I am saying it with flowers this week – picks from our garden over the past year or so. The header image is of the forest bell-bush, commonly referred to by its beautiful botanical name Mackaya bella. Like many of the plants featured in this post it is endemic to southern Africa.
Although the flowers are dainty this is a robust succulent that is useful as a vigorous ground cover. The fairy crassula (Crassula multicava) can provide quick cover in a new garden or flower bed, and it does well in either sun or shade. In addition to seed it produces tiny plantlets and broken off leaves too can take root. Because it is shallow rooted I have not found it to be invasive at least in our garden. Honey bees and hover flies are attracted to the blossoms.
Simple daisy flower brighten the climbing Senecio macroglossus, which is known as the Natal ivy or the Cape ivy, although in actual fact it is not an ivy at all. Ours grows on a fence, but they do well as a ground cover and I have also seen them growing in hanging baskets. In the wild it occurs along the margins of forests and thickets.
Tulbaghia violacea is also known as wild garlic due to the garlic aroma of the leaves and flowers that can be used in salads and as a seasoning. It makes a good edging plant and ground cover and it is said to discourage snakes. Evidently, as can be seen in the photo, it does not discourage flies.
This flowering shrub or small tree (Turraea obtusifolia) is known as the lesser honeysuckle tree even though it is from a different family to the better known honeysuckles in the Lonicera genus and even though during the day its flowers have no discernible scent. However, it does have a faint perfume at night when it attracts moths, which are its main pollinators.
The shrubby pink sage or shell bush does well in sun and in the shade although it flowers less prolifically in shady areas. Surprisingly it is drought hardy and does well in a variety of conditions and even copes with moderate frost. Its botanical name is now Ocimum labiatum (formerly Orthosiphon labiatus) and it is a member of the sage family.
Endowed with several common names including Natal lily, the Crinum Moorei occurs naturally in coastal forest areas from the Eastern Cape up into KwaZulu-Natal, preferring damp or marshy areas. In our garden it grows in a shady area near our small garden pond where it flowers reliably each year in summer. It is dormant during winter. In the photo above, developing buds are peeking through the foliage of the shrubby blue lips (Sclerochiton harveyanus).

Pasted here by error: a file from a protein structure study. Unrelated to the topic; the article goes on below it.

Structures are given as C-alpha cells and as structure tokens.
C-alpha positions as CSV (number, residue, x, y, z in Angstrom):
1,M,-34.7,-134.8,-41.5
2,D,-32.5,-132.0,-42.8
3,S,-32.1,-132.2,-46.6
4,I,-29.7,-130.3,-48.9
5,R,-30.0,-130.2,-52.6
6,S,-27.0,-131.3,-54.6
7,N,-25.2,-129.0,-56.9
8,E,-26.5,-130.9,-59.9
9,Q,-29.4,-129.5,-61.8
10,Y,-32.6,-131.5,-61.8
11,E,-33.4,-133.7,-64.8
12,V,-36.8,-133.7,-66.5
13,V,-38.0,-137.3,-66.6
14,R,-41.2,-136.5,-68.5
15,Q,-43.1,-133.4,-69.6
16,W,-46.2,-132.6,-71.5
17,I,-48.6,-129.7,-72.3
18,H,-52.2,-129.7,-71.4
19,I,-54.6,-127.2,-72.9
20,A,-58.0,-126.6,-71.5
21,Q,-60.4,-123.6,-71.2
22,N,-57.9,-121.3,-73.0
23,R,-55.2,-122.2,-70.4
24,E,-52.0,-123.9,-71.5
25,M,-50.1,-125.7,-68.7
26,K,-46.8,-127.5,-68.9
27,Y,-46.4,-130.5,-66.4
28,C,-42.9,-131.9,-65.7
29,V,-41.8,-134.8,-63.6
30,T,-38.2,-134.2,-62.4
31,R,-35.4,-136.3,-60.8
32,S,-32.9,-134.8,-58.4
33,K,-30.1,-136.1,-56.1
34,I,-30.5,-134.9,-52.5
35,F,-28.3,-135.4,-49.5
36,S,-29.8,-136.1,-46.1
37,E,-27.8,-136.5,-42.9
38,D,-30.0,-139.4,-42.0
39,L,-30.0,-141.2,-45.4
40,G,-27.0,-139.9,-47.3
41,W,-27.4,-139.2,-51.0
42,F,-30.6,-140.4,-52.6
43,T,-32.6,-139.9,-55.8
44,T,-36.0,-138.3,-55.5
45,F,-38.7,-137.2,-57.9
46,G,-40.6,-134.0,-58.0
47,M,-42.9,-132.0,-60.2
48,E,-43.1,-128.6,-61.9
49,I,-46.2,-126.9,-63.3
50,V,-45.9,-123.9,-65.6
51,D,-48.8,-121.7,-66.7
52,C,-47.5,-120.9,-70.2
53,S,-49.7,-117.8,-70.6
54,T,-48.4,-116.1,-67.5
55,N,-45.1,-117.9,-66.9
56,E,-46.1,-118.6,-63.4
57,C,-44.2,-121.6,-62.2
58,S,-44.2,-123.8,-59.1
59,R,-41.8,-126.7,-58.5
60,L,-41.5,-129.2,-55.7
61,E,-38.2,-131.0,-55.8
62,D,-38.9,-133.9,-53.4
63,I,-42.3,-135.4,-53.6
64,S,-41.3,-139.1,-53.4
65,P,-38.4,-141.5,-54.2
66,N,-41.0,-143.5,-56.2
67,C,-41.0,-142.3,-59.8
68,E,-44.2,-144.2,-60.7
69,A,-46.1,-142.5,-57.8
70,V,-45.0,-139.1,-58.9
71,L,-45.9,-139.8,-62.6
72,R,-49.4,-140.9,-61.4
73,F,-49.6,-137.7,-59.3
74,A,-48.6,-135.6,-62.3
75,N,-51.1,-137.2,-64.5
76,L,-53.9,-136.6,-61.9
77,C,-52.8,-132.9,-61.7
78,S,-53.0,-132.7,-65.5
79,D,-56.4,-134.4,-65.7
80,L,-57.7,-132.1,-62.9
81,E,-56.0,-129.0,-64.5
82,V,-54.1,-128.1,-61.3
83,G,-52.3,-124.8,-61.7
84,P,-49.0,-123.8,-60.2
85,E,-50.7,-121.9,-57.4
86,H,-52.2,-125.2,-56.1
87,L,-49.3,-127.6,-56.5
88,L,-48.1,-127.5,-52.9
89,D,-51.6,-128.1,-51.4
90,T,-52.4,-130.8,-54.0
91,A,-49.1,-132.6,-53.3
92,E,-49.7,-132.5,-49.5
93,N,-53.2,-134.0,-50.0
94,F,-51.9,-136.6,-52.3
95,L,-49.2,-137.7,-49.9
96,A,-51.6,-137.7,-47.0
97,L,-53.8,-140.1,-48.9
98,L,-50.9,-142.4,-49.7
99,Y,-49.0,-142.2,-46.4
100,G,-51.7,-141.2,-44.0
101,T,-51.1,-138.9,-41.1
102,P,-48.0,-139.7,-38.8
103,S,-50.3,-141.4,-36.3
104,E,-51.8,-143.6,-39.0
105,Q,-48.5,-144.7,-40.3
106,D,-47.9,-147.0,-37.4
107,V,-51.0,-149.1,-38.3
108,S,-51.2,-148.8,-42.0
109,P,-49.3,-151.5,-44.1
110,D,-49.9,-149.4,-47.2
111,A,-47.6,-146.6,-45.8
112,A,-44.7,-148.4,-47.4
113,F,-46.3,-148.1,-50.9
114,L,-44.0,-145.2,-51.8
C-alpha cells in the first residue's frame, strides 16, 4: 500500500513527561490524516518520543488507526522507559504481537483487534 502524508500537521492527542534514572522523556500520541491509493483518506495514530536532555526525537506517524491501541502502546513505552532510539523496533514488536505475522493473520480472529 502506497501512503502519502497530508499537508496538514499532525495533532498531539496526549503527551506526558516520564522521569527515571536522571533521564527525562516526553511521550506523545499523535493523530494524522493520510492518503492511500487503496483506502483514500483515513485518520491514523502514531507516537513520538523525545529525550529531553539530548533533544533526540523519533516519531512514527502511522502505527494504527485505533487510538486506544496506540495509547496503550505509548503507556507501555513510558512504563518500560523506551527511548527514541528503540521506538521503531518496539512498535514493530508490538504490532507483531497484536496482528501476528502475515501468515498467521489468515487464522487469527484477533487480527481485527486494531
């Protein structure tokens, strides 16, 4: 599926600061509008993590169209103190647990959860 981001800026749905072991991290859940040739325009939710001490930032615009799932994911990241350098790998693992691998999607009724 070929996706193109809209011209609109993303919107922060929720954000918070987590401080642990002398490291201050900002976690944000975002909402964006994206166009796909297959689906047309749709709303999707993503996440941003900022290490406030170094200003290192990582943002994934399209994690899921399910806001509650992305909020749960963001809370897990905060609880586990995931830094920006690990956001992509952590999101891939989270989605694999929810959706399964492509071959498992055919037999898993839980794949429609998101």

The flowers of the wild jasmine (Jasminum angulare) have a sweet scent, which is not quite as intense as the scent of the more commonly cultivated Jasminum officinale (which is native to central Asia). We have several wild jasmine plants in our garden and they are not nearly as rampant as the Jasminum officinale, which is a highly invasive plant along the margins of the plantation behind our garden and we try to prevent it from invading our garden. Along the plantation margin Jasminimum officinale forms thick ropes of vines along the ground and it twines up trees to a great height and once established hangs down in curtains, which form impressive flowering cascades in the spring.
The showy flowers of the slender shrubby forest pink hibiscus (Hibiscus pedunculatus) have featured in previous posts on naturebackin. I thought this photo showing the hairiness of the calyx and stem offers a different aspect of the flowers.
Another water-wise plant that works well as a ground cover is the stalked bulbine (Bulbine frutescens). The flowers attract many pollinators. The cylindrical leaves (not pictured) produce a jelly-like juice that is really effective when pasted onto the skin to take the itch out of insect bites and skin rashes. It is a useful plant to use in new flower beds or to fill in between larger plants. It can get a bit leggy after a time but takes well to pruning, and the cuttings can be used to be planted elsewhere.
For more information on these and other southern African plants visit the PlantZAfrica website run by the South African National Biodiversity Institute (SANBI) http://pza.sanbi.org/.
Posted by Carol